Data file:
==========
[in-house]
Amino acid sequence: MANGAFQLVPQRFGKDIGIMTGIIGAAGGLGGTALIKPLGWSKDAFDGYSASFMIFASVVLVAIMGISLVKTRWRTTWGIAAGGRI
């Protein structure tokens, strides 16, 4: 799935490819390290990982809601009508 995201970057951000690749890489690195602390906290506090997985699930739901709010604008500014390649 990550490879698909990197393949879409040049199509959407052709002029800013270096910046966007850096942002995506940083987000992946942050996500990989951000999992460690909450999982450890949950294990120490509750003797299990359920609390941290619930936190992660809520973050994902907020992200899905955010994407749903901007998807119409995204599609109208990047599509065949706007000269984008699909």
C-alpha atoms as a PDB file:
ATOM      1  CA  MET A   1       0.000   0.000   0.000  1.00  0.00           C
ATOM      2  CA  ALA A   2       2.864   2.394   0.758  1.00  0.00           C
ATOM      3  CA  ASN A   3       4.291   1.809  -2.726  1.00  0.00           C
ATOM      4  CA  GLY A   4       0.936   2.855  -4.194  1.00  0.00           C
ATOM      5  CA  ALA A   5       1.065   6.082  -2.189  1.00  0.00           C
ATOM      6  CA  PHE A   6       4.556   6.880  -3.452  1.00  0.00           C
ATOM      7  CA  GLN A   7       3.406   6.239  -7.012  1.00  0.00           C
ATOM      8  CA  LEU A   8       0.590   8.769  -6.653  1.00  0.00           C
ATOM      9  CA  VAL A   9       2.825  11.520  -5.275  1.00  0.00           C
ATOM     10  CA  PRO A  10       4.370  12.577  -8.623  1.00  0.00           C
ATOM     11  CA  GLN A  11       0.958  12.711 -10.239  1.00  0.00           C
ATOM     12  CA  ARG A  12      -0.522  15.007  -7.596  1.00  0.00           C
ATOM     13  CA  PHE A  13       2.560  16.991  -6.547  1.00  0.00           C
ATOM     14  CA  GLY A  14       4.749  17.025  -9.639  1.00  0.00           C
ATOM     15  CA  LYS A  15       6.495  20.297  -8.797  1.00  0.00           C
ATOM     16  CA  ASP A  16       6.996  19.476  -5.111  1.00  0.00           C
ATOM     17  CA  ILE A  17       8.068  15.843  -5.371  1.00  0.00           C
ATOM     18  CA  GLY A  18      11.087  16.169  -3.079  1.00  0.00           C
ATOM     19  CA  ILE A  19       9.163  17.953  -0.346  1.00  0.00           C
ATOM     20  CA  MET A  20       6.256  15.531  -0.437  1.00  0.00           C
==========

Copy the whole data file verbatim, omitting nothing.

[in-house]
Amino acid sequence: MANGAFQLVPQRFGKDIGIMTGIIGAAGGLGGTALIKPLGWSKDAFDGYSASFMIFASVVLVAIMGISLVKTRWRTTWGIAAGGRI
């Protein structure tokens, strides 16, 4: 799935490819390290990982809601009508 995201970057951000690749890489690195602390906290506090997985699930739901709010604008500014390649 990550490879698909990197393949879409040049199509959407052709002029800013270096910046966007850096942002995506940083987000992946942050996500990989951000999992460690909450999982450890949950294990120490509750003797299990359920609390941290619930936190992660809520973050994902907020992200899905955010994407749903901007998807119409995204599609109208990047599509065949706007000269984008699909």
C-alpha atoms as a PDB file:
ATOM      1  CA  MET A   1       0.000   0.000   0.000  1.00  0.00           C
ATOM      2  CA  ALA A   2       2.864   2.394   0.758  1.00  0.00           C
ATOM      3  CA  ASN A   3       4.291   1.809  -2.726  1.00  0.00           C
ATOM      4  CA  GLY A   4       0.936   2.855  -4.194  1.00  0.00           C
ATOM      5  CA  ALA A   5       1.065   6.082  -2.189  1.00  0.00           C
ATOM      6  CA  PHE A   6       4.556   6.880  -3.452  1.00  0.00           C
ATOM      7  CA  GLN A   7       3.406   6.239  -7.012  1.00  0.00           C
ATOM      8  CA  LEU A   8       0.590   8.769  -6.653  1.00  0.00           C
ATOM      9  CA  VAL A   9       2.825  11.520  -5.275  1.00  0.00           C
ATOM     10  CA  PRO A  10       4.370  12.577  -8.623  1.00  0.00           C
ATOM     11  CA  GLN A  11       0.958  12.711 -10.239  1.00  0.00           C
ATOM     12  CA  ARG A  12      -0.522  15.007  -7.596  1.00  0.00           C
ATOM     13  CA  PHE A  13       2.560  16.991  -6.547  1.00  0.00           C
ATOM     14  CA  GLY A  14       4.749  17.025  -9.639  1.00  0.00           C
ATOM     15  CA  LYS A  15       6.495  20.297  -8.797  1.00  0.00           C
ATOM     16  CA  ASP A  16       6.996  19.476  -5.111  1.00  0.00           C
ATOM     17  CA  ILE A  17       8.068  15.843  -5.371  1.00  0.00           C
ATOM     18  CA  GLY A  18      11.087  16.169  -3.079  1.00  0.00           C
ATOM     19  CA  ILE A  19       9.163  17.953  -0.346  1.00  0.00           C
ATOM     20  CA  MET A  20       6.256  15.531  -0.437  1.00  0.00           C